On 12 June 2015, the Securities and Futures (Amendment) Bill 2015 (Bill) was tabled before the Legislative Council. The Bill proposes, among other things, amendments to the Securities and Futures Ordinance (SFO) to enable the Securities and Futures Commission (SFC) to provide supervisory assistance to overseas regulators. Such amendments originate from a 1-month consultation exercise launched by the SFC in December 2014, in relation to which the SFC published its conclusions in early June 2015.

The SFC's consultation conclusions (Consultation Conclusions) largely adopted the proposals set out in its December 2014 consultation paper (Consultation Paper), apart from a few small enhancements to take into account concerns raised by the public during the consultation period. Our briefing on the Consultation Paper can be found here.  

Subject to satisfying certain requirements and safeguards, the new supervisory powers will enable the SFC to provide greater assistance to overseas regulators beyond the realm of enforcement by:

  1. obtaining records and documents from a licensed corporation or a related corporation of a licensed corporation that are otherwise not available to the overseas regulator; and
  2. making enquiries about such records and documents and related transactions and activities.

Regulated entities which operate in multiple jurisdictions will likely be subject to more scrutiny and information requests in Hong Kong and overseas and may need to put in place new protocols to handle requests in view of the SFC's proposed new supervisory powers.


Current legislative framework for providing assistance to overseas regulators

As mentioned in our briefing on the Consultation Paper, the SFC already has a power to provide information to overseas regulators, but the SFO does not permit it to seek out information on behalf of an overseas regulator unless the request is made in the course of an investigation. The proposed amendments in the Bill address that gap and allow active assistance in a supervisory context.

With the enactment of the Bill, the SFC hopes to be able to supervise licensed corporations which operate in multiple jurisdictions more effectively and comprehensively, and secure access for Hong Kong licensed corporations to certain overseas markets, which are only open to jurisdictions that are parties to international cooperation arrangements.

Purposes and scope of supervisory assistance

In the Consultation Paper, the SFC proposed to only exercise its supervisory assistance powers for the overseas regulator's supervisory purpose(s) of ascertaining:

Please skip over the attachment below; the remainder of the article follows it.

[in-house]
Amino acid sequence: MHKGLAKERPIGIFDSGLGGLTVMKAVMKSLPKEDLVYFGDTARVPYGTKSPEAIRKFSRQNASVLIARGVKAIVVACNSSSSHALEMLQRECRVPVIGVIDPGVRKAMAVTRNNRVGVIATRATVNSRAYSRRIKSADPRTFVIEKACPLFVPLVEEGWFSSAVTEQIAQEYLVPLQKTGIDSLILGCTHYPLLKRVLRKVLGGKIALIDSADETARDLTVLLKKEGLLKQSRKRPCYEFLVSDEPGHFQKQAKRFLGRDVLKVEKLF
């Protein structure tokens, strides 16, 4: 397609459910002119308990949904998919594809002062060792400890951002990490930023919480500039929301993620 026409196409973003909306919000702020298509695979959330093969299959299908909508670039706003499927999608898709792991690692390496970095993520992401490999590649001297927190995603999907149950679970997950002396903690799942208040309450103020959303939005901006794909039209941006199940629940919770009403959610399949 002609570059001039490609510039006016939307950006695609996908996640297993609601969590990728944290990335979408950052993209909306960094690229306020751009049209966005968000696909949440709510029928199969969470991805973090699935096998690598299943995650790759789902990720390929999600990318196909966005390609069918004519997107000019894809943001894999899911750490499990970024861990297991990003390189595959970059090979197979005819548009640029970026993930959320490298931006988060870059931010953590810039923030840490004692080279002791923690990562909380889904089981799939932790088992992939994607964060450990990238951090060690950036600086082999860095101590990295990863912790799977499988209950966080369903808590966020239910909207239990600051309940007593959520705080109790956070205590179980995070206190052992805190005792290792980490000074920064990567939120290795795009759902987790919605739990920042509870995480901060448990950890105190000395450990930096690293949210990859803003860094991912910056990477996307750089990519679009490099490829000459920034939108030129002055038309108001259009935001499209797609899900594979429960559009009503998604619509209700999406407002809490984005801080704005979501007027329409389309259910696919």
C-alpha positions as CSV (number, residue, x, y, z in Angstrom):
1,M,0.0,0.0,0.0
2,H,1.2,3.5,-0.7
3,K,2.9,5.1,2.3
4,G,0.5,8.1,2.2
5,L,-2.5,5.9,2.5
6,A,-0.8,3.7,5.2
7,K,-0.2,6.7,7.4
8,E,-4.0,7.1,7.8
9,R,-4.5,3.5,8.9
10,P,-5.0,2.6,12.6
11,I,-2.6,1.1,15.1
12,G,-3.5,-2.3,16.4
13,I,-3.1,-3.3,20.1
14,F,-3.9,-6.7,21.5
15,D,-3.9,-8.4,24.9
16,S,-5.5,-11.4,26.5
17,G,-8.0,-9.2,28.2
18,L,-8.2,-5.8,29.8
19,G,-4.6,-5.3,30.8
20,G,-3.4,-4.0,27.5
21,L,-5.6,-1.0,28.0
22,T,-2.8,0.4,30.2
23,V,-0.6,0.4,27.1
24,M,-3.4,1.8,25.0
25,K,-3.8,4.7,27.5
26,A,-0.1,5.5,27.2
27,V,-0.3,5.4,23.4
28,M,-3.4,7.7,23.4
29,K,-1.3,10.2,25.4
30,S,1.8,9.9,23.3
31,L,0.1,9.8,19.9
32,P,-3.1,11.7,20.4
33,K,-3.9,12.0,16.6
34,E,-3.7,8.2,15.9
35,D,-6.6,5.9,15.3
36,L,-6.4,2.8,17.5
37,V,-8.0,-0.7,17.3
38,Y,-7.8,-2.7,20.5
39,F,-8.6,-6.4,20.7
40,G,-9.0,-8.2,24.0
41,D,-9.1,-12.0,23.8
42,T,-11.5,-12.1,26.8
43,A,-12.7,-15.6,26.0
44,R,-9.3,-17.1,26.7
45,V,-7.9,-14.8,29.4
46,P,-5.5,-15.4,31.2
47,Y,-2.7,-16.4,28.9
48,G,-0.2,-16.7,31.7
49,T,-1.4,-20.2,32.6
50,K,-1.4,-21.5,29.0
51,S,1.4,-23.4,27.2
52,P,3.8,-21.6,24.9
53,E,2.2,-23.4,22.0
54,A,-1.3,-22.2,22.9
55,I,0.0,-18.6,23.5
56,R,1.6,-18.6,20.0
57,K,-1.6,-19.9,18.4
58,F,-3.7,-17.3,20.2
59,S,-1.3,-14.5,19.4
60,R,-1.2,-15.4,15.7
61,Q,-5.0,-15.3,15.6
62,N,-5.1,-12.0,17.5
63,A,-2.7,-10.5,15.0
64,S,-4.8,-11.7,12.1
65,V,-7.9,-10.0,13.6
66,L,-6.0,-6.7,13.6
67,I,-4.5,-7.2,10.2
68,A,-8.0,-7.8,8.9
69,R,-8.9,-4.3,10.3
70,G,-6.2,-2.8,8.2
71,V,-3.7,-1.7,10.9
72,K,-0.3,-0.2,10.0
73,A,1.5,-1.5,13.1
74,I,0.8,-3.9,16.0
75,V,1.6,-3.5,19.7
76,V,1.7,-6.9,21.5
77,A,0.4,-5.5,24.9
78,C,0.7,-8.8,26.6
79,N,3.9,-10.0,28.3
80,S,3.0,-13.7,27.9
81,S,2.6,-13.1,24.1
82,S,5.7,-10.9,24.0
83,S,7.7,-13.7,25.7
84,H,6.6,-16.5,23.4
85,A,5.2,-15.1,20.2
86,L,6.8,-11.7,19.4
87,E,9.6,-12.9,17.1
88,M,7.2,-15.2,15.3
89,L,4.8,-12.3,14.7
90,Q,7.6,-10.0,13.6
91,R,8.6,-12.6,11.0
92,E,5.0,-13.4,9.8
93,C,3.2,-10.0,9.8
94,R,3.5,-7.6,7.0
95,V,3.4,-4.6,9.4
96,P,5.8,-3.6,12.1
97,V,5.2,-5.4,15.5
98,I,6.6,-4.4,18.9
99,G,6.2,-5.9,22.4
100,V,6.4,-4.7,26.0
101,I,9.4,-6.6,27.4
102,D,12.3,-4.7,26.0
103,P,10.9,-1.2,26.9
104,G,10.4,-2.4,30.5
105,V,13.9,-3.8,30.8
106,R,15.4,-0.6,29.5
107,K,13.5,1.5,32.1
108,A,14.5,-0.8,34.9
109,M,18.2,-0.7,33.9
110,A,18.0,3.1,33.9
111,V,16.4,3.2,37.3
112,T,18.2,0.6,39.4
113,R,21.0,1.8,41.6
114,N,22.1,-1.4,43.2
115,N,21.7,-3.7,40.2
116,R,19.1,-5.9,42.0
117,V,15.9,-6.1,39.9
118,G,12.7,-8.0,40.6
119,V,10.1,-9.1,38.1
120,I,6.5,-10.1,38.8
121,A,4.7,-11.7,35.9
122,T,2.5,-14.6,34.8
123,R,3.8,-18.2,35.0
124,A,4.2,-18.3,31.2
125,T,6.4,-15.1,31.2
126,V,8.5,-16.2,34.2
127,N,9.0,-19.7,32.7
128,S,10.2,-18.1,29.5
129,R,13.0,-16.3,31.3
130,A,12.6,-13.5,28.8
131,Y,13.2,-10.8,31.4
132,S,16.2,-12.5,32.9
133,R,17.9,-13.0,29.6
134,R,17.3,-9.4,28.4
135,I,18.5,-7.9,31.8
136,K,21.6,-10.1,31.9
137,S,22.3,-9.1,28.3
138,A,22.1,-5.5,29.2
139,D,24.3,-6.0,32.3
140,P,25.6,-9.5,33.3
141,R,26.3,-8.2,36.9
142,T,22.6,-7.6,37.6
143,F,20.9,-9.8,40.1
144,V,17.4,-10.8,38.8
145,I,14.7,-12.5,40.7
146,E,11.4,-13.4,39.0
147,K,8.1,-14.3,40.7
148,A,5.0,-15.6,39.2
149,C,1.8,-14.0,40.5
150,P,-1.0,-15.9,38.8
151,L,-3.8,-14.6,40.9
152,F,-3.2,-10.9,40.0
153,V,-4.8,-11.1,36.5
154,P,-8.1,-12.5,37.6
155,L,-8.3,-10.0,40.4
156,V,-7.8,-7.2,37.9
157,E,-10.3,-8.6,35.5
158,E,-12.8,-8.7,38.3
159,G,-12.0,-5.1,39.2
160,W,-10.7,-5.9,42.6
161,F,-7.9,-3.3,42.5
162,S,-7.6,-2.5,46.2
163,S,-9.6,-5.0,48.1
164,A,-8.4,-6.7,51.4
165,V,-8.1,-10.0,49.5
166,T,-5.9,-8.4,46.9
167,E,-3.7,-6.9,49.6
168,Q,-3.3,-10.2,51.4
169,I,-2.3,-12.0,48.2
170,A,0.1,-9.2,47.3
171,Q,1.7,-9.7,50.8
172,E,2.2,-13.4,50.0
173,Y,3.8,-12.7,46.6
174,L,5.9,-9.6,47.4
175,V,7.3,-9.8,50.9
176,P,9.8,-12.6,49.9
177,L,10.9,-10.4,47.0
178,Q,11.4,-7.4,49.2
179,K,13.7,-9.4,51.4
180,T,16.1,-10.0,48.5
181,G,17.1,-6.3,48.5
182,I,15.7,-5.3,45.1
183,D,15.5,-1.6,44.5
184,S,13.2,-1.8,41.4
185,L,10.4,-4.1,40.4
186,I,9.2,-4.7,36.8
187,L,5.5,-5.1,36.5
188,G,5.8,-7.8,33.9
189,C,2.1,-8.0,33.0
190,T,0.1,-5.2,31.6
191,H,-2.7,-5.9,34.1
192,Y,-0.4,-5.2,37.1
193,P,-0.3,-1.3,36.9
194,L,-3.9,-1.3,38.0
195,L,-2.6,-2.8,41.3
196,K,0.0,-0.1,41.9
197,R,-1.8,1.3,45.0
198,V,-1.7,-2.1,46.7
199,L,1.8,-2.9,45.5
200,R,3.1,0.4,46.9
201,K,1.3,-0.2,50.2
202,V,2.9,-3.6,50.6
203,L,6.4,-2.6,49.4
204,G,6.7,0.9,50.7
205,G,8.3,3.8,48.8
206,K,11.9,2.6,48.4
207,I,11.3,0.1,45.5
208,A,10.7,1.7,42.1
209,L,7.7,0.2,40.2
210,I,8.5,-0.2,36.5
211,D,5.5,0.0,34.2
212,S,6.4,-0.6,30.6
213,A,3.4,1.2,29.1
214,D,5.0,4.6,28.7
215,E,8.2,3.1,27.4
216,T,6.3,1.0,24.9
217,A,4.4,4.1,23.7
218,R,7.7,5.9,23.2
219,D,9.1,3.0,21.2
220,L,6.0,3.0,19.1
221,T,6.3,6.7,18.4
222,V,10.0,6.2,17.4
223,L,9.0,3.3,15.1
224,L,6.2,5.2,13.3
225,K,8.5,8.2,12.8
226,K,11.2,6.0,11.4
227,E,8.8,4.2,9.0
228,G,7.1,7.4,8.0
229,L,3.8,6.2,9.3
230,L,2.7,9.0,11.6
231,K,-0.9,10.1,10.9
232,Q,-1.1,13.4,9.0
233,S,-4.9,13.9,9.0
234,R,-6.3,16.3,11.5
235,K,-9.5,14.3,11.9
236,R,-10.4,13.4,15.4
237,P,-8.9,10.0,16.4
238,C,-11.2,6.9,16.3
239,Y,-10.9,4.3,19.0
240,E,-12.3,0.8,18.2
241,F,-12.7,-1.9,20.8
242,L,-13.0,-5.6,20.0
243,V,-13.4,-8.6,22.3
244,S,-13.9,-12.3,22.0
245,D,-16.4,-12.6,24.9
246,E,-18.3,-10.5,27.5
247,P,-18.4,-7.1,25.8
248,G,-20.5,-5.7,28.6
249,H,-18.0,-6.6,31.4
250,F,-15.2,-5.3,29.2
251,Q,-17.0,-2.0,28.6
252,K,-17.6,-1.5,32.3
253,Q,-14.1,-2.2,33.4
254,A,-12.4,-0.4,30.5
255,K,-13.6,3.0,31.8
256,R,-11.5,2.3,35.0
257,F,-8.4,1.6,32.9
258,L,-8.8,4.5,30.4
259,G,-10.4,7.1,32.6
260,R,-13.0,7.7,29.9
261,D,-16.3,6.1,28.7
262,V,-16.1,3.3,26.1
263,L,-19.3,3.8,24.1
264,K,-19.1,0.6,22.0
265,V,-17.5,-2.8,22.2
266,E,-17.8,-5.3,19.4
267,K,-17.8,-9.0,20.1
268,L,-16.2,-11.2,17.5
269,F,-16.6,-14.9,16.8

1. the risks to and the impact on the stability of the financial system in its jurisdiction; and/or
  2. compliance with legal or regulatory requirements that it administers in relation to transactions and activities regarding securities, futures contracts, leveraged foreign exchange contracts, collective investment schemes, over-the-counter derivative products or other similar transactions that it regulates.

(together, the Supervisory Matters)

The relevant supervisory purpose(s) must relate to:

  1. a licensed corporation that is regulated by the SFC and the overseas regulator; and/or
  2. a related corporation of a licensed corporation (i.e. holding company, subsidiary or subsidiary of the same holding company of the licensed corporation) where the related corporation is regulated by the overseas regulator.

Power to gather information for supervisory assistance

The SFC's proposed supervisory assistance powers included:

  1. obtaining records and documents from a licensed corporation or a related corporation of a licensed corporation that are otherwise not available to the overseas regulator; and
  2. making enquiries about such records and documents and related transactions and activities.

The records and documents referred to above must relate to:

  1. any regulated activity carried on by the licensed corporation; or
  2. any transaction or activity which was undertaken in the course of, or which may affect, any regulated activity carried on by the licensed corporation.

Safeguards for providing supervisory assistance

In terms of safeguards, it was proposed in the Consultation Paper that the overseas regulator would be required to provide written undertakings to the SFC to the effect that it would: